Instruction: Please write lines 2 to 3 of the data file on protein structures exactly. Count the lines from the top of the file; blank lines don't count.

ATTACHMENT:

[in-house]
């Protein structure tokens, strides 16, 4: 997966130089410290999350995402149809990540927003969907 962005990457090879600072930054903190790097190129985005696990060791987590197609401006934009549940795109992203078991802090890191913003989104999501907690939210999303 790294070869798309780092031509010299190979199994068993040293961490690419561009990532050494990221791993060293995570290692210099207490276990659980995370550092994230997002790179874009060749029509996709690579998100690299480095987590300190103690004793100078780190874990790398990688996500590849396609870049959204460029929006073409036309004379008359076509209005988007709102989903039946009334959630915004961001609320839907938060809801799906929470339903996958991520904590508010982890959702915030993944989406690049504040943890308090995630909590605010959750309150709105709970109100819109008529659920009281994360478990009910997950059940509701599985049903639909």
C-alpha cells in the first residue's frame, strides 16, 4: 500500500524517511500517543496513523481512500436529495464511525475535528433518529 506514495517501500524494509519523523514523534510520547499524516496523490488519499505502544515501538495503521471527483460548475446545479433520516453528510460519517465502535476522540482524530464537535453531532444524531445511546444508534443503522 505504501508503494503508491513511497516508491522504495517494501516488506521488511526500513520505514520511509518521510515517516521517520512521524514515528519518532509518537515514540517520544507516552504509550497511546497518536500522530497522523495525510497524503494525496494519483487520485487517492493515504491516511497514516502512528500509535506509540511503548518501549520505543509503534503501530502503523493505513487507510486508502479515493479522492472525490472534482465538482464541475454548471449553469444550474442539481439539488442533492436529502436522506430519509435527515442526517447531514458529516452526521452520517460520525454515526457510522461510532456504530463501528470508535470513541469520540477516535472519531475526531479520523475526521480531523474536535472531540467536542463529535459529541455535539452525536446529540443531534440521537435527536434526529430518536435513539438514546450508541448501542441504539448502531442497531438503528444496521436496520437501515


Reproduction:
């Protein structure tokens, strides 16, 4: 997966130089410290999350995402149809990540927003969907 962005990457090879600072930054903190790097190129985005696990060791987590197609401006934009549940795109992203078991802090890191913003989104999501907690939210999303 790294070869798309780092031509010299190979199994068993040293961490690419561009990532050494990221791993060293995570290692210099207490276990659980995370550092994230997002790179874009060749029509996709690579998100690299480095987590300190103690004793100078780190874990790398990688996500590849396609870049959204460029929006073409036309004379008359076509209005988007709102989903039946009334959630915004961001609320839907938060809801799906929470339903996958991520904590508010982890959702915030993944989406690049504040943890308090995630909590605010959750309150709105709970109100819109008529659920009281994360478990009910997950059940509701599985049903639909």
C-alpha cells in the first residue's frame, strides 16, 4: 500500500524517511500517543496513523481512500436529495464511525475535528433518529 506514495517501500524494509519523523514523534510520547499524516496523490488519499505502544515501538495503521471527483460548475446545479433520516453528510460519517465502535476522540482524530464537535453531532444524531445511546444508534443503522 505504501508503494503508491513511497516508491522504495517494501516488506521488511526500513520505514520511509518521510515517516521517520512521524514515528519518532509518537515514540517520544507516552504509550497511546497518536500522530497522523495525510497524503494525496494519483487520485487517492493515504491516511497514516502512528500509535506509540511503548518501549520505543509503534503501530502503523493505513487507510486508502479515493479522492472525490472534482465538482464541475454548471449553469444550474442539481439539488442533492436529502436522506430519509435527515442526517447531514458529516452526521452520517460520525454515526457510522461510532456504530463501528470508535470513541469520540477516535472519531475526531479520523475526521480531523474536535472531540467536542463529535459529541455535539452525536446529540443531534440521537435527536434526529430518536435513539438514546450508541448501542441504539448502531442497531438503528444496521436496520437501515